As some folks have said in other reviews. No one has made the "perfect" stove yet. However, if MSR decides to follow and compete with Jet Boil for additional pots and pans. I think they may just come close to the "Perfect Stove"
Hope this helps!!
Very Fast...Excellent Stove
While some hardcore alcohol stove users may scoff at the approximately 8 oz overall cooking kit differential (stove + pot + fuel); I think it is well worth the extra few ounces to carry the Reactor. (Note that I assumed a 2 ounce per day alcohol fuel consumption, which I think is way low but that is what some claim they can get by on the ultralight web sites. I found the Reactor uses about 2 oz. of fuel per day also, but the base weight of the stove and integral pot make the whole unit about 8 oz. more. However....if you boil a full liter of water or more per meal like I do, then the fuel weight consumption ratios skews to the Reactor's favor...alcohol use jumps to around 4 oz per day...and you'll make up the 8 oz. differential in 4 days on the trail, ending up even.)
Here's why I prefer the Reactor: I can boil water in under 2 minutes for a full liter. Yes, it is better than the specs describe! That means I can have hot coffee, using boiling water...which is something I enjoy. My meals are ready faster too...no waiting for the little alcohol flame to do its thing. The nearly windproof nature of this stove makes it very efficient in high winds.
Really, this is an excellent stove for everything but simmering and cooking, as all you can do is boil water. Some claim they can simmer with it, but you can't use anything but the including pot so no way to use a frying pan or the like.
Finally, there are some criticisms out there about the Reactor emitting more CO than is safe when cooking inside a tent or vestibule. Folks, if you are dumb enough to be cooking in a tent, then just stay home! At least you will stay alive! I learned that lesson the hard way as a teenager when I burned down our tent on a long cross country ski trip when the stove flared. Fortunately we were not seriously burned, but this along with CO poisoning risks is why you should never cook in a tent. No stove is safe from CO emissions, but at least the Reactor does not flare up from what I've seen.
All in all, it is now my favorite stove.
Usual MSR Top Quality
Well this thing was a real surprise. I have two other MSR products and I've been impressed by both but I wasn't expecting this stove to be as good as it is.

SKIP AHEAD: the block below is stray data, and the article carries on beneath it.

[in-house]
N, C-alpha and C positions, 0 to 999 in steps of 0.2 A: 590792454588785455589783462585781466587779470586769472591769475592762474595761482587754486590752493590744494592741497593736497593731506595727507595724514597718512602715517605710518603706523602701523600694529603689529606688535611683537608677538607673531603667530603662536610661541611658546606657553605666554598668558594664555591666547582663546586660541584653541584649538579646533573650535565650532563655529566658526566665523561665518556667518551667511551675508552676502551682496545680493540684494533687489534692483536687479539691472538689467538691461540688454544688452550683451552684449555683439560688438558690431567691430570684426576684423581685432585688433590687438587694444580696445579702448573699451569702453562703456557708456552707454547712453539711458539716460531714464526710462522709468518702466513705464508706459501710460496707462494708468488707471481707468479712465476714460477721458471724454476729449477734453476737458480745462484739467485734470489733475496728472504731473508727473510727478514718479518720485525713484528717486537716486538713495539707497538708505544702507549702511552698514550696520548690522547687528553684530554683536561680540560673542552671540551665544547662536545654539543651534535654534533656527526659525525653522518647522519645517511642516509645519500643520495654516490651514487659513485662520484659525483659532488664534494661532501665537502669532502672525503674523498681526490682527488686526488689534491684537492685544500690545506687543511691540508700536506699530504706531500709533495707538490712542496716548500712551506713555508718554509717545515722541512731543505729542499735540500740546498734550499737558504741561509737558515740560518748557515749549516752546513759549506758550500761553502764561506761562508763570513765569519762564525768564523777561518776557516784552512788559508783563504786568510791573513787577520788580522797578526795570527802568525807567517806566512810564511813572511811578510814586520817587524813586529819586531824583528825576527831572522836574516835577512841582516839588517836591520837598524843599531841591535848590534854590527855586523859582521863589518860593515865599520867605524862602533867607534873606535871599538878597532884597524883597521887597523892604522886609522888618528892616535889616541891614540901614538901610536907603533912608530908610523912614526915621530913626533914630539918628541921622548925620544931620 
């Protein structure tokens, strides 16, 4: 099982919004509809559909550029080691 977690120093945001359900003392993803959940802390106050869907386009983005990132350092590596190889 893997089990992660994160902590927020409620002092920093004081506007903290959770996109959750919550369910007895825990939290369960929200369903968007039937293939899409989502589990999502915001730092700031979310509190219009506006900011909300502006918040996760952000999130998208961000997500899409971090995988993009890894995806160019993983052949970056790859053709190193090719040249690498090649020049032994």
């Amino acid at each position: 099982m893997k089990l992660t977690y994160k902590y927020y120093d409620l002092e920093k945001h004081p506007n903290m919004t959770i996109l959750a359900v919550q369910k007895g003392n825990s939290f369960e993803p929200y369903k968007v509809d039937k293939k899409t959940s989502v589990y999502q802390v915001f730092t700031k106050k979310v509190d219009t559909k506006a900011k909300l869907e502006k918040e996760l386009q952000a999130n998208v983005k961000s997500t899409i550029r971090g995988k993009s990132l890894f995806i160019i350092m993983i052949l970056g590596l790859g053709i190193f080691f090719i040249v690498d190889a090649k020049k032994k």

It boils FAST and boils a lot (a full litre). The thing that surprised me the most is how quickly it can be prepared. The instructions say you shouldn't use it until the burner is red hot and that should take 5 - 30 seconds. I've never had it take more than 5 and it always lights very easily.
I hear people saying it's unstable and while the footing of the stove is the users' responsibility the connection between the burner and water container could be better. I was hiking with three others and each of them replaced the top part incorrectly as it's very easy to do. It actually takes a few seconds to place and ensure it's on correctly or even a stiff breeze would be able to blow the jug part off.
Talk of poor temperature control is lost on me as this thing is designed to boil water quickly. If you want temperature control buy a proper stove.
My next comment is about a mixed blessing. The stove looks and feels bomb-proof which is great but it makes it heavy (all up with a large gas canister and lighter it's 2lb 1oz). It's great to be strong but a little lighter would be nice. Of course a lot of that weight is lost as you use the gas but it's still quite heavy to hit the trail with. The handle also seems to twist ever so slightly which makes me more than a little nervous when pouring a full litre of boiling water.
All up, it's an excellent unit which will be used a great deal. Worth every cent.
Oh, the weather outside is frightful...
...Let it snow...
This thing is an oven. MSR's graphs that are provided on their box are certainly accurate as well. At 7500 feet this thing had no problem with melting snow and probably enjoyed the chance to show off. People like to worry about stoves that run off of isobutane/propane because performance decreases with the amount of fuel you use. In the case of the Reactor, it only requires 1.8psi in the can to be burning at full bore. Most cans are filled to 6psi. Jet Boil in comparison requires 3psi. Therefore this product takes an even farther leap in design than Jet Boil in terms of performance/function.
This stove works off of radiant heat and not convective so more of the energy goes to heating the water and less is diffused into the air by convection. It works in really high winds even. No need to use a screen to trap in heat...
This thing rocks.
One trick I want to share with people is that another way to get more out of your canisters is to make a neoprene 'sock' to envelope the bottom and sides of the cannister. After using the fuel and during use, put a hand warmer under the can and then slip on the sock. This helps at altitude and in colder temps.
Only two complaints. This is a combination setup where this stove and the pot are made for eachother. You cannot use another pot with this stove. Secondly, one thing that the Jet Boil has on the Reactor is the locking mechanism to keep the pot attached to the stove. From what I hear, this was intentionally left out by MSR for matters of safety. Too bad... Any tricks for keeping it on anyone? Maybe some low gauge wire...
I used this stove on a 4 night trip in the Sierra's. Elevation ranged from 9,000' to 11,100' and temps from 29 to 52 deg F. Most usage was in a 5-8 knot wind. I left the fuel outside the bivy sack at night. The stove boiled water in these conditions extremely fast.
I used one 8 oz fuel canister for all but the last liter of water averaging 2.5 liters per meal (8 total). Three of the dinners needed 25 minutes to cook at a simmer. Simmering with the stove was difficult (due to the stove's efficiency) but it can be done. The stove loses a little efficiency when the fuel canister is near empty.